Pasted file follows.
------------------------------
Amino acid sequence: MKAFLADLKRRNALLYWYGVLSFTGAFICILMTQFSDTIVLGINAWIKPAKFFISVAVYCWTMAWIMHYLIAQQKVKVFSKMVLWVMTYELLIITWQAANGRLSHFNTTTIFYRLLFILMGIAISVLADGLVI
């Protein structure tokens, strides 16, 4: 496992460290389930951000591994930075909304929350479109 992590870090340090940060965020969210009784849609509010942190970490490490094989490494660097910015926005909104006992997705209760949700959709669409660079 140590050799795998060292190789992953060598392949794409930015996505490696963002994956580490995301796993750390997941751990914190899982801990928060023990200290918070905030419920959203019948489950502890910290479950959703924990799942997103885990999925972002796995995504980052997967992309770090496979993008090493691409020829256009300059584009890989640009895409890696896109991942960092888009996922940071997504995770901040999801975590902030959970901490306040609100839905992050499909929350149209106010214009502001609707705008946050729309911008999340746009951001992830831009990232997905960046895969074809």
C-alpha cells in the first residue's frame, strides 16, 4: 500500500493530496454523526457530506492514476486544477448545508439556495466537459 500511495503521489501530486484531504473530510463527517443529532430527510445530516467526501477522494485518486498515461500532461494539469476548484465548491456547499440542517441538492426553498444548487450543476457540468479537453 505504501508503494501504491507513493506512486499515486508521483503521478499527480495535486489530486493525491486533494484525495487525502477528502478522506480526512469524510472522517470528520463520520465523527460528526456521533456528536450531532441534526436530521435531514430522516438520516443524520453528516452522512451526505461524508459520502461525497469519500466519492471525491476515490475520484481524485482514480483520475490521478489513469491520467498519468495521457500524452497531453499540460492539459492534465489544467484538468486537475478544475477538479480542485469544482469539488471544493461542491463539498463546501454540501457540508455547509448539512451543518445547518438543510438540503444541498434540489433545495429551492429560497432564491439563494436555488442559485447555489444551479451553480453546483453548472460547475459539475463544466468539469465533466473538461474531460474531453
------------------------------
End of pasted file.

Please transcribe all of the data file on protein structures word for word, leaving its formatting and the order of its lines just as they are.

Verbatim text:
Amino acid sequence: MKAFLADLKRRNALLYWYGVLSFTGAFICILMTQFSDTIVLGINAWIKPAKFFISVAVYCWTMAWIMHYLIAQQKVKVFSKMVLWVMTYELLIITWQAANGRLSHFNTTTIFYRLLFILMGIAISVLADGLVI
């Protein structure tokens, strides 16, 4: 496992460290389930951000591994930075909304929350479109 992590870090340090940060965020969210009784849609509010942190970490490490094989490494660097910015926005909104006992997705209760949700959709669409660079 140590050799795998060292190789992953060598392949794409930015996505490696963002994956580490995301796993750390997941751990914190899982801990928060023990200290918070905030419920959203019948489950502890910290479950959703924990799942997103885990999925972002796995995504980052997967992309770090496979993008090493691409020829256009300059584009890989640009895409890696896109991942960092888009996922940071997504995770901040999801975590902030959970901490306040609100839905992050499909929350149209106010214009502001609707705008946050729309911008999340746009951001992830831009990232997905960046895969074809």
C-alpha cells in the first residue's frame, strides 16, 4: 500500500493530496454523526457530506492514476486544477448545508439556495466537459 500511495503521489501530486484531504473530510463527517443529532430527510445530516467526501477522494485518486498515461500532461494539469476548484465548491456547499440542517441538492426553498444548487450543476457540468479537453 505504501508503494501504491507513493506512486499515486508521483503521478499527480495535486489530486493525491486533494484525495487525502477528502478522506480526512469524510472522517470528520463520520465523527460528526456521533456528536450531532441534526436530521435531514430522516438520516443524520453528516452522512451526505461524508459520502461525497469519500466519492471525491476515490475520484481524485482514480483520475490521478489513469491520467498519468495521457500524452497531453499540460492539459492534465489544467484538468486537475478544475477538479480542485469544482469539488471544493461542491463539498463546501454540501457540508455547509448539512451543518445547518438543510438540503444541498434540489433545495429551492429560497432564491439563494436555488442559485447555489444551479451553480453546483453548472460547475459539475463544466468539469465533466473538461474531460474531453